Group Project Award – UEA CareerCentral - Business Development and Marketing and Events teams
Team: Julie Schofield (Head of Service), Liz Davis-Smith (BD) and (pictured L to R below) Jennifer Lloyd (Marketing & Events), Lucy Schofield (Events), Tom Rockingham (BD), Anna Burbidge (Marketing), and Lisa-Rose Moller (BD)
#SheCan was introduced by CareerCentral at UEA and took place on Thursday 7 March 2019, in celebration of International Women's Day on Friday 8 March. This new all-day programme brought together UEA students and staff, and local and national businesses to recognise and celebrate the social, economic and cultural achievements of women in the past and present.
#SheCan was created in response to the growing demand from graduate employers to attract more female graduates to apply for roles in their organisations, whilst also addressing an acknowledged gender confidence gap in a number of female students about to graduate. The event was sponsored by PriceWaterhouseCoopers and Kier Group plc and engaged numerous national and local employers keen to build their brand with the UEA as employers who support and promote the benefits of a diverse workforce.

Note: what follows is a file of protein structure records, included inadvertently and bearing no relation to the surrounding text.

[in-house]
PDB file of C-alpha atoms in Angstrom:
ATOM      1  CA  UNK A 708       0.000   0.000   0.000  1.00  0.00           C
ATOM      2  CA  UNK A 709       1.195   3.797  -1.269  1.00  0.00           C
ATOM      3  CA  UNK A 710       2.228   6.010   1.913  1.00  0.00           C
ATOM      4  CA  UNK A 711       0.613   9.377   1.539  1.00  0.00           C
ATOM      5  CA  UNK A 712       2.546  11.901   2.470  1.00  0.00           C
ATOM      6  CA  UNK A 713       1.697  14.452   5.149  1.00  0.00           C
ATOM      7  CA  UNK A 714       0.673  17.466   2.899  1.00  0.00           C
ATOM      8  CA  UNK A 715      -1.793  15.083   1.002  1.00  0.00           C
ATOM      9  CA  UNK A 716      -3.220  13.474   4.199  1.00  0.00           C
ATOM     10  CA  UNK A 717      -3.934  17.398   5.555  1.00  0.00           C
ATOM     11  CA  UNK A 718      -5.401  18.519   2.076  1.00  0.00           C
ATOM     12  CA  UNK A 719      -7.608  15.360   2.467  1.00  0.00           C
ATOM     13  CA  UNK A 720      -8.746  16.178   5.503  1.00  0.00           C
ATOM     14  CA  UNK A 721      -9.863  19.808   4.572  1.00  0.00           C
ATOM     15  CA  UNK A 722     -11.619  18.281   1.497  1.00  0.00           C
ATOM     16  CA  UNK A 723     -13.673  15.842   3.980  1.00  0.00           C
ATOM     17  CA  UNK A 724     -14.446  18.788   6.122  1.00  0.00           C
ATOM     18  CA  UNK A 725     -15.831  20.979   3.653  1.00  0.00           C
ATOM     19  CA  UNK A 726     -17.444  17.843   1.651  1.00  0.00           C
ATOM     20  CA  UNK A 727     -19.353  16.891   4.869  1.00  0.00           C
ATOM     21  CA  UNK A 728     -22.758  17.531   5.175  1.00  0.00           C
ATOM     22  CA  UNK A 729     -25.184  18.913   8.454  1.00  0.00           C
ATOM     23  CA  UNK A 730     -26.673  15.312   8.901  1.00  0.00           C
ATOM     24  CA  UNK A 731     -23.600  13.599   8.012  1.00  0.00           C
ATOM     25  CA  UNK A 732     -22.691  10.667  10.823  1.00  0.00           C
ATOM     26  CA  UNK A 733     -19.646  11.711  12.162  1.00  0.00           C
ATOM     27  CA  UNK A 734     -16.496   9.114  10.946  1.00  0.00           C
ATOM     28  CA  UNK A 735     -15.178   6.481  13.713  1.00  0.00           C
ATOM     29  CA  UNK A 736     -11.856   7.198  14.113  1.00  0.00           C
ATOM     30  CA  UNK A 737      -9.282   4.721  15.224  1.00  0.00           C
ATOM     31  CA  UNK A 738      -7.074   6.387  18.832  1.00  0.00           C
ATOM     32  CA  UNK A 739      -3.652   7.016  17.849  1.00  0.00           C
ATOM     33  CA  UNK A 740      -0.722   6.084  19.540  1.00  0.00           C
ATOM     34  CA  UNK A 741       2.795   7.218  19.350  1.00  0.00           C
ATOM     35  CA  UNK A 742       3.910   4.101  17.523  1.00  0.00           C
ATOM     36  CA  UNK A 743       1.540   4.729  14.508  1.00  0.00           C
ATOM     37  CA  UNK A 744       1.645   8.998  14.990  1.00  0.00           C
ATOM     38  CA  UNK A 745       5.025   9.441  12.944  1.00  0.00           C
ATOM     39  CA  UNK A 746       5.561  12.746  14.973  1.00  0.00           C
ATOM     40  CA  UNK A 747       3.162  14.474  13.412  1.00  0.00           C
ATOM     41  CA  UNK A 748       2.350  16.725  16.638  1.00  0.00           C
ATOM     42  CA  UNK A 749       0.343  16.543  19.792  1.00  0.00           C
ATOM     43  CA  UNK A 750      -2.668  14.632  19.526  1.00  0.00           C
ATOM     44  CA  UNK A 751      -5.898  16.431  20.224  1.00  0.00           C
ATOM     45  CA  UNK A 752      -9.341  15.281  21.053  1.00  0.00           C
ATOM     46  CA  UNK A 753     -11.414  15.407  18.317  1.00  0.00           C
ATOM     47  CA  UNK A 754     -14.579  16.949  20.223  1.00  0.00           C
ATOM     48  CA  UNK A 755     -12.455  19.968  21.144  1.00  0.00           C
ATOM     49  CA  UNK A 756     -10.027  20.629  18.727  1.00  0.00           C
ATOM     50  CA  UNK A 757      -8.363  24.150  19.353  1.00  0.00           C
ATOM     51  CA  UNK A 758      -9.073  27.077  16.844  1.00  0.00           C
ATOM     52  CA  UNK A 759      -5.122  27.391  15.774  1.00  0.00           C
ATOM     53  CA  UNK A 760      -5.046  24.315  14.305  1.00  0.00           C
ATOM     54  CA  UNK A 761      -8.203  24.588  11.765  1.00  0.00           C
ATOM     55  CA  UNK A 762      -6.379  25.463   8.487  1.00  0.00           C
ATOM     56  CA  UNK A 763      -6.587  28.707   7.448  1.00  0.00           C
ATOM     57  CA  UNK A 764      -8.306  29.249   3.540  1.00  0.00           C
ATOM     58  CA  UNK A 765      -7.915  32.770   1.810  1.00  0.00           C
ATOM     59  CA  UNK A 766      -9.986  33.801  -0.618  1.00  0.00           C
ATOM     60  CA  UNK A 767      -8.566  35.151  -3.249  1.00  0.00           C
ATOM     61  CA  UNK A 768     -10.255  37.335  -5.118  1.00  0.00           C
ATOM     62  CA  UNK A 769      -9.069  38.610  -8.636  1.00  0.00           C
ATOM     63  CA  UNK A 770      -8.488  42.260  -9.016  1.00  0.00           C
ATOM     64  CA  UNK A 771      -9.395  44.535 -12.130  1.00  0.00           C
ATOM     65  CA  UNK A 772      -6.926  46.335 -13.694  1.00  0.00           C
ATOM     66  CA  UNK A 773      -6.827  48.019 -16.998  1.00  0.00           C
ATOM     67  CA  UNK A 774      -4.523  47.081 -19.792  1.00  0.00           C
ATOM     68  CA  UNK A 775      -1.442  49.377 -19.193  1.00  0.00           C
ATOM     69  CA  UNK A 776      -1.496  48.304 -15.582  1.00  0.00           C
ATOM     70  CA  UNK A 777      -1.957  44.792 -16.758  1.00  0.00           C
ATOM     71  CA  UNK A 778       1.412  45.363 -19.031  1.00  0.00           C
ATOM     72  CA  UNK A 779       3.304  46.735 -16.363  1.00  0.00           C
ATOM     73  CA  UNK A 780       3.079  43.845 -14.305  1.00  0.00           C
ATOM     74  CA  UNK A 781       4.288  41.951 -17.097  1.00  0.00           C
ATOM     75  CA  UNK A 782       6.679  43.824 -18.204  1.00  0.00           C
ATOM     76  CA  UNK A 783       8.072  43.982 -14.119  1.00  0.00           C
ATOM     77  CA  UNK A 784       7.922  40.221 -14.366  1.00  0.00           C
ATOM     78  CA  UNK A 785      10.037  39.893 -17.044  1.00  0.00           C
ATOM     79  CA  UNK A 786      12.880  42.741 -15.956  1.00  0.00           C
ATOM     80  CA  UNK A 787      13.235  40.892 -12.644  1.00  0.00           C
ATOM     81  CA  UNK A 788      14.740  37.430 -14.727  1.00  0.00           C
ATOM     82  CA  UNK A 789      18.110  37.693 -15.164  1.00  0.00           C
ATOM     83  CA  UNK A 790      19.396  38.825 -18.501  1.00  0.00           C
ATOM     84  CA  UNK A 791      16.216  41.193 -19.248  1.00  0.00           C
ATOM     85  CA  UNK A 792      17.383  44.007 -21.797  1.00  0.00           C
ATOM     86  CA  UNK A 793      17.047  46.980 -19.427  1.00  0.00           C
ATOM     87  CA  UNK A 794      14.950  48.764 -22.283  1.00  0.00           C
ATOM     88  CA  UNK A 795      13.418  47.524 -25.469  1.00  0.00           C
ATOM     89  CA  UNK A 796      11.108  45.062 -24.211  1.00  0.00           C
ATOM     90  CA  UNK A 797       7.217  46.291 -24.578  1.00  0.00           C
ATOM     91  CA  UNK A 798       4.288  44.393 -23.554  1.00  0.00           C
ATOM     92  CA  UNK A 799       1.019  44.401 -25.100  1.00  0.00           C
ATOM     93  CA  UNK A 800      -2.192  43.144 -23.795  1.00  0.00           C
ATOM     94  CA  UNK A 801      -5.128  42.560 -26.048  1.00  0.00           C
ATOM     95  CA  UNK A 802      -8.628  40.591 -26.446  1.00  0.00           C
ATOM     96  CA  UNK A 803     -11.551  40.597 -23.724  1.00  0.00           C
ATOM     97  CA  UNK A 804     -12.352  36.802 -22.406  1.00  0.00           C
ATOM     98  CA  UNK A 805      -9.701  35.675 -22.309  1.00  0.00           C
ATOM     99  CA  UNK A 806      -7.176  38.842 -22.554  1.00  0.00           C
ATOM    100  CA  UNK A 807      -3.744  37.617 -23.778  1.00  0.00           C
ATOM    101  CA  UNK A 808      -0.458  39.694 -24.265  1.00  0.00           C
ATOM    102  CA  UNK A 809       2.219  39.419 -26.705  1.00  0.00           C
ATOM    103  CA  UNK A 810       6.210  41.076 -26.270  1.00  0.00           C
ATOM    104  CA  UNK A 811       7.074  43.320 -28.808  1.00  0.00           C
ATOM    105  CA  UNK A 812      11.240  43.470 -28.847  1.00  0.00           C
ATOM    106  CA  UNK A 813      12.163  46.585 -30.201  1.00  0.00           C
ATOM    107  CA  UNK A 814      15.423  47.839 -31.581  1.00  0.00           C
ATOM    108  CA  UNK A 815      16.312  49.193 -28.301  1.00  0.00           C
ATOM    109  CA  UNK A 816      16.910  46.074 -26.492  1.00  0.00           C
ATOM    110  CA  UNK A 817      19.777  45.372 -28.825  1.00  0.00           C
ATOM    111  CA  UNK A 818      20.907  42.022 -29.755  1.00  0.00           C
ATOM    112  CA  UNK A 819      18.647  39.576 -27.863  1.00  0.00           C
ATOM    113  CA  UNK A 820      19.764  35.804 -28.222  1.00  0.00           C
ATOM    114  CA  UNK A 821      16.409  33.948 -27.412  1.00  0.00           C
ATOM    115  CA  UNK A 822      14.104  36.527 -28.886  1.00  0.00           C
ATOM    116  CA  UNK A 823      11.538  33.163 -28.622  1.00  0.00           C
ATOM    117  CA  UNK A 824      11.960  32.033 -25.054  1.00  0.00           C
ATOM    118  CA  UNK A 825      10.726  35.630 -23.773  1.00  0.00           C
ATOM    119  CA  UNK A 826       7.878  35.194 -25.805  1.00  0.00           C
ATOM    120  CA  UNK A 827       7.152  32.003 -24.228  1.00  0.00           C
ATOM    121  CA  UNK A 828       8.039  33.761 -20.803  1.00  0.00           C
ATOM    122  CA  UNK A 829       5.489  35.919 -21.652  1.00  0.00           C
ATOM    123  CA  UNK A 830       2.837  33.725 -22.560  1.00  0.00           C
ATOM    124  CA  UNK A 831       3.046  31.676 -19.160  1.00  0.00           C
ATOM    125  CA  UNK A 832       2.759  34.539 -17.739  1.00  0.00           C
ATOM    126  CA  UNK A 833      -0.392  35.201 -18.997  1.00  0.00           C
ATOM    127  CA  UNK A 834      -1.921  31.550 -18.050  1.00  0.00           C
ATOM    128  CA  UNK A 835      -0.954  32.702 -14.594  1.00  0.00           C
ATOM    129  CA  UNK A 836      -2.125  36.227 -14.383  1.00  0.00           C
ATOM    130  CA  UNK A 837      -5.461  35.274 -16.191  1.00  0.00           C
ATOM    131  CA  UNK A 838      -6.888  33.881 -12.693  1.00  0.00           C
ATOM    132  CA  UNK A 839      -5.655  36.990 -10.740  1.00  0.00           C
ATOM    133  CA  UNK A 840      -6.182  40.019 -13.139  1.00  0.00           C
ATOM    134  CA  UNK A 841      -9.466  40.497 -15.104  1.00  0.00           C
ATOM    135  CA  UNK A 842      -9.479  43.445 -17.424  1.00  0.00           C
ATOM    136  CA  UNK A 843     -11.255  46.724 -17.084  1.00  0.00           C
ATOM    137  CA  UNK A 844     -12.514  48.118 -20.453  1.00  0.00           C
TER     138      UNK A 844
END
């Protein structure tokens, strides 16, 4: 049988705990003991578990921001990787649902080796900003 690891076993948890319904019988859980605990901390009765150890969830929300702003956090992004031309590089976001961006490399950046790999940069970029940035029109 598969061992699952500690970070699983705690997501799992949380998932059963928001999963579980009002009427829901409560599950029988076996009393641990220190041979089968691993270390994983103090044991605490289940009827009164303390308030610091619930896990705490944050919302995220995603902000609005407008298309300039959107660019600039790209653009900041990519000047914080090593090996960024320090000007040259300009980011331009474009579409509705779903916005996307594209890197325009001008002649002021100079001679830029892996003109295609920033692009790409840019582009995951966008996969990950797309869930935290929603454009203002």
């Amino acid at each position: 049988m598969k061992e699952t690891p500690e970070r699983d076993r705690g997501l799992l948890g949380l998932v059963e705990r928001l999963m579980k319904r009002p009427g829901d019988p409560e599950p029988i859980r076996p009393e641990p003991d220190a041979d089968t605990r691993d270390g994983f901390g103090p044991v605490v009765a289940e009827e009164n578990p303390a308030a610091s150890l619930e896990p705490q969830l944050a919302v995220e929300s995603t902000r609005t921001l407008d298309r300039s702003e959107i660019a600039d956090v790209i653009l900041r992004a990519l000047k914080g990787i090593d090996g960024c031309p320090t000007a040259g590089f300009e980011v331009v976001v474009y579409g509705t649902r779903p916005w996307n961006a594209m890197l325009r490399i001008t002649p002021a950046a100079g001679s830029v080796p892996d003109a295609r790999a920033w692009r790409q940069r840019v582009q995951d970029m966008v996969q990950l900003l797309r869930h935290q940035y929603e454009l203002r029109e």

The day culminated with inspiring speeches and a drinks reception at The Sainsbury Centre, where UEA Chancellor and entrepreneur Karen Jones CBE delivered a heart-felt keynote speech explaining how sustaining an optimistic growth mind-set and building resilience can help female students overcome setbacks and build rewarding and fulfilling careers.
In total, 235 people attended activities across the day, attracting a wide diversity of female students from a variety of Schools, disciplines and year groups. Over 40 external employers and various UEA staff representing a number of Schools also took part in the events. #SheCan has acted as a springboard for multiple new mentoring partnerships between female students, employers and UEA alumni (facilitated by CareerCentral), demonstrating sustained positive impacts and benefits from the event. It will become an annual programme delivered in conjunction with Internal Women’s Day, to continue the momentum of inspiring female students to build confidence and skills.
Dr Velia Cardin, School of Psychology - Lecturer